OPINION: It is time to move on
VOICE OF THE PROGRESSIVE
Free Press Opinion Columnist
It has been years since a new uranium mill was first proposed for the Paradox Valley. Since 2007, people have been crossing their fingers that Energy Fuels will build a mill and jobs will be created. That isn’t going to happen.
CDPHE, the Colorado agency charged with protecting the health and environment, approved a license in 2011. The approval was challenged because it did not consider the environmental and financial impacts of the mill, including its proposed usage of precious water. Despite record rains that have caused horrible damage to Colorado families and environment, western Colorado is high desert, where water is still something that causes cities, counties, farmers and industry to fight. The water in Paradox Valley is no exception. Uranium mills need a lot of water.
June of 2012 found a judge ruling in favor of the challenge. CDPHE was ordered to take another look at the application, and to hold public hearings. Hearings were held. The Grand Junction Chamber of Commerce sent people to testify in support of the mill, citing jobs, jobs, jobs. Environmentalists testified about the science of processing mill tailings.
An administrative judge ruled. That ruling was also challenged because of inadequate attention paid to the violation of conditions imposed in the original approval, a flawed environmental analysis, and federal laws concerning mill licensing. Last week a judge ruled again — back to the drawing board on licensing.
In the meanwhile, Energy Fuels publicly stated that at the current price of uranium, there is not enough financial reward for them to make the investment required to build the mill. Nobody seems to be mentioning that the uranium in the Uravan Belt is of lesser quality. Uranium is selling at an all-time low, with purchasers preferring high-quality product. With lots of other fields that are much more promising, the economic reason to build the Piñon Ridge Mill disappears.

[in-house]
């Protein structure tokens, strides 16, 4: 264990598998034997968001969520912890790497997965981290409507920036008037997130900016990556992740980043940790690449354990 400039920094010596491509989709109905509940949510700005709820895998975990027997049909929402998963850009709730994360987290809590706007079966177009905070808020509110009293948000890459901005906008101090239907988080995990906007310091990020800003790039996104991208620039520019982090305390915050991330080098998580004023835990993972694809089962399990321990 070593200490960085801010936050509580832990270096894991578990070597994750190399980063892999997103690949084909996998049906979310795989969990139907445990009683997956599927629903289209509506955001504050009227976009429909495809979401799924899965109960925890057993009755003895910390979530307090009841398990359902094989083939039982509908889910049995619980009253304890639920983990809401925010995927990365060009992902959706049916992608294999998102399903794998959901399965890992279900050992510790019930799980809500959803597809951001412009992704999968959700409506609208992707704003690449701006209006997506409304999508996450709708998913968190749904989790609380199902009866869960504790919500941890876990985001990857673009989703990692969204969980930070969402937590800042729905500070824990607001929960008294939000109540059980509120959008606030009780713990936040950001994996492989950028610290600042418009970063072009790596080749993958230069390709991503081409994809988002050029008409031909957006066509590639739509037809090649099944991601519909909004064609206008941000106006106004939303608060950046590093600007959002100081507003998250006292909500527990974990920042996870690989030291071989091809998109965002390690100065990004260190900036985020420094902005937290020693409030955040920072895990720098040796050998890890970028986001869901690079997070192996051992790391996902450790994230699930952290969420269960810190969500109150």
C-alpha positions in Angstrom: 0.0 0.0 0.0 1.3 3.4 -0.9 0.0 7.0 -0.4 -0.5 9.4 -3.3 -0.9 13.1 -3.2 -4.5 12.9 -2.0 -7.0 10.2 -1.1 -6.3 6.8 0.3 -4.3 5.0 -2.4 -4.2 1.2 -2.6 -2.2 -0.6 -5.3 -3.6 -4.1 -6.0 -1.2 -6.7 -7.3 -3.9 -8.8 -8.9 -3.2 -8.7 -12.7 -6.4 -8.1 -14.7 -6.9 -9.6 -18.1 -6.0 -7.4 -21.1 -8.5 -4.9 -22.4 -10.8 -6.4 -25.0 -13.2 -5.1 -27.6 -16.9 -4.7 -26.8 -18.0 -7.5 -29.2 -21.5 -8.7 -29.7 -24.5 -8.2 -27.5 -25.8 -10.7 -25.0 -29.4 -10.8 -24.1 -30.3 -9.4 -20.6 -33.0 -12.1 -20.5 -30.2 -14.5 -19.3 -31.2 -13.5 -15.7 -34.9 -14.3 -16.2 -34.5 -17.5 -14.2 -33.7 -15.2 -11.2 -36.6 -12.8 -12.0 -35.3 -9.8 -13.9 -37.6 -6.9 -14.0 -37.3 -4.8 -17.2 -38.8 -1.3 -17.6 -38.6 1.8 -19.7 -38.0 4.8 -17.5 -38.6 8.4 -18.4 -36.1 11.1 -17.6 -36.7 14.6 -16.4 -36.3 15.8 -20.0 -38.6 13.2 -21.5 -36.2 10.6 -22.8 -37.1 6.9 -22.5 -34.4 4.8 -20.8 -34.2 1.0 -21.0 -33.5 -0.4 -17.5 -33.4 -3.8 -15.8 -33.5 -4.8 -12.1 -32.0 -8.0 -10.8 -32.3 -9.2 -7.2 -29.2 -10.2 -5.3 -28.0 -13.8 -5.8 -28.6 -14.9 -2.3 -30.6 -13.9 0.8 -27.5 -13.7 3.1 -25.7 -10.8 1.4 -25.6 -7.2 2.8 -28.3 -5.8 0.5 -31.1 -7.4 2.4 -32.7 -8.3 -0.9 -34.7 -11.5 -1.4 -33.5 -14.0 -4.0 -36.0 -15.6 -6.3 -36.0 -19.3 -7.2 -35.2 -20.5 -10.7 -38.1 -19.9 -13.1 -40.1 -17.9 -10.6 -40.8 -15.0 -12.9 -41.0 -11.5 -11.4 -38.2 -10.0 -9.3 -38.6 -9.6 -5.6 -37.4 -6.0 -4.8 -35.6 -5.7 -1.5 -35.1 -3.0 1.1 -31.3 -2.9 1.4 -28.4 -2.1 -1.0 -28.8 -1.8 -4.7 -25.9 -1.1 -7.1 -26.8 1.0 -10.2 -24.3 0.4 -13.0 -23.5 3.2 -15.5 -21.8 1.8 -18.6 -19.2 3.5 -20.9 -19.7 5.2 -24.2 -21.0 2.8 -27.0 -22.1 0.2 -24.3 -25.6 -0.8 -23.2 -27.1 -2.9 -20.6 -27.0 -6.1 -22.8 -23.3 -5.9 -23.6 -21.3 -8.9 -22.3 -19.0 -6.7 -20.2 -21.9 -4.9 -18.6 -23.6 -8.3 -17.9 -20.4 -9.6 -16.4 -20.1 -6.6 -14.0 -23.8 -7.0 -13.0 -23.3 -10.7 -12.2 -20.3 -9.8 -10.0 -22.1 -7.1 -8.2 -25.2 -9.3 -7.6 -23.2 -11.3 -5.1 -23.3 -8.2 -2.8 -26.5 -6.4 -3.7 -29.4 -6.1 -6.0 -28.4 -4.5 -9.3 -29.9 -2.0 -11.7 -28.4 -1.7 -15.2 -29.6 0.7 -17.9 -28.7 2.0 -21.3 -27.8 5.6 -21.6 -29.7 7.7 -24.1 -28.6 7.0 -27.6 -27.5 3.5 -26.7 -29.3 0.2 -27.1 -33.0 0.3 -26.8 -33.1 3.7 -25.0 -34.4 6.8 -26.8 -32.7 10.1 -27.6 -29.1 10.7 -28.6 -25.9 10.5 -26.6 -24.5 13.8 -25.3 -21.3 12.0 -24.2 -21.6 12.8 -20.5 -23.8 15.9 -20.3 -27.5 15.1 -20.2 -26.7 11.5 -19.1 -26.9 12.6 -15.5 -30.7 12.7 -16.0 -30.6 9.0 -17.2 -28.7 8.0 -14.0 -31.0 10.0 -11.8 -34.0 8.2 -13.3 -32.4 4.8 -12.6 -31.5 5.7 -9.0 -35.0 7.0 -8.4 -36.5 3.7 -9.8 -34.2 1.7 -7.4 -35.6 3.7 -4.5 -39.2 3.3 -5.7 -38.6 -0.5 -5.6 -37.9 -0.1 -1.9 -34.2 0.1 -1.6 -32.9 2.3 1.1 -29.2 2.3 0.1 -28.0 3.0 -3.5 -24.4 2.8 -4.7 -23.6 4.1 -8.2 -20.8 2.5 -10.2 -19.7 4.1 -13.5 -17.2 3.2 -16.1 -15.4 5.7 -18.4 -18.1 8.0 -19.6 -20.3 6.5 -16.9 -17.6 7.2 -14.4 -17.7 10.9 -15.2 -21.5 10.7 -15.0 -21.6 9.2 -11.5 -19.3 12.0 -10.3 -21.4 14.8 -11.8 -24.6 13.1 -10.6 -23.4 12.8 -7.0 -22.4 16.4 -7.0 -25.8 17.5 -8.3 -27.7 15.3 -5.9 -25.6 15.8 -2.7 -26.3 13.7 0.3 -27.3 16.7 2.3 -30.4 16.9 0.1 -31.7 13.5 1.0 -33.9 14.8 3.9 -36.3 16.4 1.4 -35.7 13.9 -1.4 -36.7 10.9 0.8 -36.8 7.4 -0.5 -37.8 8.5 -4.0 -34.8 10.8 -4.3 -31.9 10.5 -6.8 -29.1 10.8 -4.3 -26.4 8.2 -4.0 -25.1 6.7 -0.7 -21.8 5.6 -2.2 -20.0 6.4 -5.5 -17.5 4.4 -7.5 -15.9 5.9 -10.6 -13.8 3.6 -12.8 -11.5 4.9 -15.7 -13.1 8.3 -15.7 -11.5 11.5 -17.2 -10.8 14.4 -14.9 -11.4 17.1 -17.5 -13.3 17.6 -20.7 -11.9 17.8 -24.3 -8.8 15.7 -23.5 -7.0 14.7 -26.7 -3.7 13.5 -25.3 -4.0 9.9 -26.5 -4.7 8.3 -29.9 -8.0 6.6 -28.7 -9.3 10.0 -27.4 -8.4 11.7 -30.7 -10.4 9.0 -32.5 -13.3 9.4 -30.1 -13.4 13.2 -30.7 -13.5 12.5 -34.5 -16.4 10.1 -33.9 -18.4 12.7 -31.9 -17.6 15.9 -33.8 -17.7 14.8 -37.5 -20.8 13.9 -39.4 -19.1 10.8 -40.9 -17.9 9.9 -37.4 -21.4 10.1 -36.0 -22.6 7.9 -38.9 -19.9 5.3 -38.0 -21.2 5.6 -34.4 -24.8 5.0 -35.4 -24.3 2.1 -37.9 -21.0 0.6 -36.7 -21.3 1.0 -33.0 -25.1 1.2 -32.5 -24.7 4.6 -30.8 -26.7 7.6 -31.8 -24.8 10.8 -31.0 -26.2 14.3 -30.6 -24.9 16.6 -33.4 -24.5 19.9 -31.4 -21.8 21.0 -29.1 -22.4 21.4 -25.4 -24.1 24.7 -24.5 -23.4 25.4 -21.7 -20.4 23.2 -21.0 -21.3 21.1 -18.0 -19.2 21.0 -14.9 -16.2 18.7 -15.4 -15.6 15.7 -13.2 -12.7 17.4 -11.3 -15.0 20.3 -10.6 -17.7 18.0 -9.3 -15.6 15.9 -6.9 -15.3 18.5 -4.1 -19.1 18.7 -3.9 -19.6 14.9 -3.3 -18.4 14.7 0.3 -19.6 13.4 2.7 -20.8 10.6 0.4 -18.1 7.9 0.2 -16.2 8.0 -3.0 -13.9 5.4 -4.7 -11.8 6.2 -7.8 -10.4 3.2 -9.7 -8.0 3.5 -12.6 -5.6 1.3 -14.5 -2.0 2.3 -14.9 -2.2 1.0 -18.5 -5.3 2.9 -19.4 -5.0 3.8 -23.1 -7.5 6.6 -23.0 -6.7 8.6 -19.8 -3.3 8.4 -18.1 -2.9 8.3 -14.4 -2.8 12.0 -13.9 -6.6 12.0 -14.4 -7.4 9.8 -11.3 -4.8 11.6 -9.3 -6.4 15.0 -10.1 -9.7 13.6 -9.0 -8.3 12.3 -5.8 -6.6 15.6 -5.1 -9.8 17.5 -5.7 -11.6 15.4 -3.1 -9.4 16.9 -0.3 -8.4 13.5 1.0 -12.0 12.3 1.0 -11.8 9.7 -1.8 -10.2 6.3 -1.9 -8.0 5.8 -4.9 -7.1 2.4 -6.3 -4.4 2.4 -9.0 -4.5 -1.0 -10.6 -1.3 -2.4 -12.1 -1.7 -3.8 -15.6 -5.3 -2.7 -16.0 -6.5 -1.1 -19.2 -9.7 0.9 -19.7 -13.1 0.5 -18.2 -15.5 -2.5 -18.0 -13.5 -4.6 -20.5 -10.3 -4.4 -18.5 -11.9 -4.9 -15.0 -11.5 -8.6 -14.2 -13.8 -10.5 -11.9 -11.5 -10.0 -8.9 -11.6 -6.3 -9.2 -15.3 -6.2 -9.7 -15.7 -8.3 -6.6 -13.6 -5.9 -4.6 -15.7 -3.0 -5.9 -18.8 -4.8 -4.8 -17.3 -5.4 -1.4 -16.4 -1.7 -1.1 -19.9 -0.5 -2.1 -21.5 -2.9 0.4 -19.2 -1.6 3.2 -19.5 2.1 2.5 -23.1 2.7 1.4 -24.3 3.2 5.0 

Something else nobody seems to notice is that Energy Fuels recently acquired a mill in Utah, prompting them to state, “With the recent acquisition … of the White Mesa Mill, the company no longer needs to construct in order to meet its planned production for the foreseeable future.”
Hillary Cooper, executive director of the Sheep Mountain Alliance and the driving force behind the environmentalists, had this to say, “We are very pleased with this decision and are confident that we will prevail with our legal case. Even more crucial to many of us involved with this issue over the years is that the communities who find themselves dependent on false promises from the uranium industry and who are facing a legacy of immense economic and environmental destruction, find alternative economic opportunities to move on and create a less toxic more resilient future. We would much rather focus our energy on bringing funding into the region to clean up the toxic legacy of uranium than on challenging the permit for a mill that will never be built.”
Even the San Miguel County commissioners seem to be thinking that it is time to move on. This proposed mill is not going to be built. Jobs are not going to be created. It is time to stop believing the stories told by the company and start planning a different future. Let’s start looking for ways to develop a beautiful part of Colorado in ways that provide financial benefit to the people who have crossed their fingers for so many years.
While we are at it, let’s stop catering to another foreign company who has no vision for Colorado other than to rape, pillage and plunder. Most people probably don’t know that the single largest shareholder of Energy Fuels is Korea Electric Power Co. Isn’t Korea in a pretty unstable part of the world? That isn’t where I’d look for economic development.
When the hearings were held in Naturita, the Grand Junction Chamber of Commerce shilled for a company that has no plans to actually build a mill. Clearly, the chamber would throw citizens under the bus if it meant a few bucks for them and foreign companies like Energy Fuels or Fram. Shouldn’t they start supporting local companies who are busy moving on to a cleaner energy future?
Speaking of moving on, Claudette Konola is moving on. This is her last Free Press column, but you’ll be hearing from her. She can be reached at firstname.lastname@example.org.
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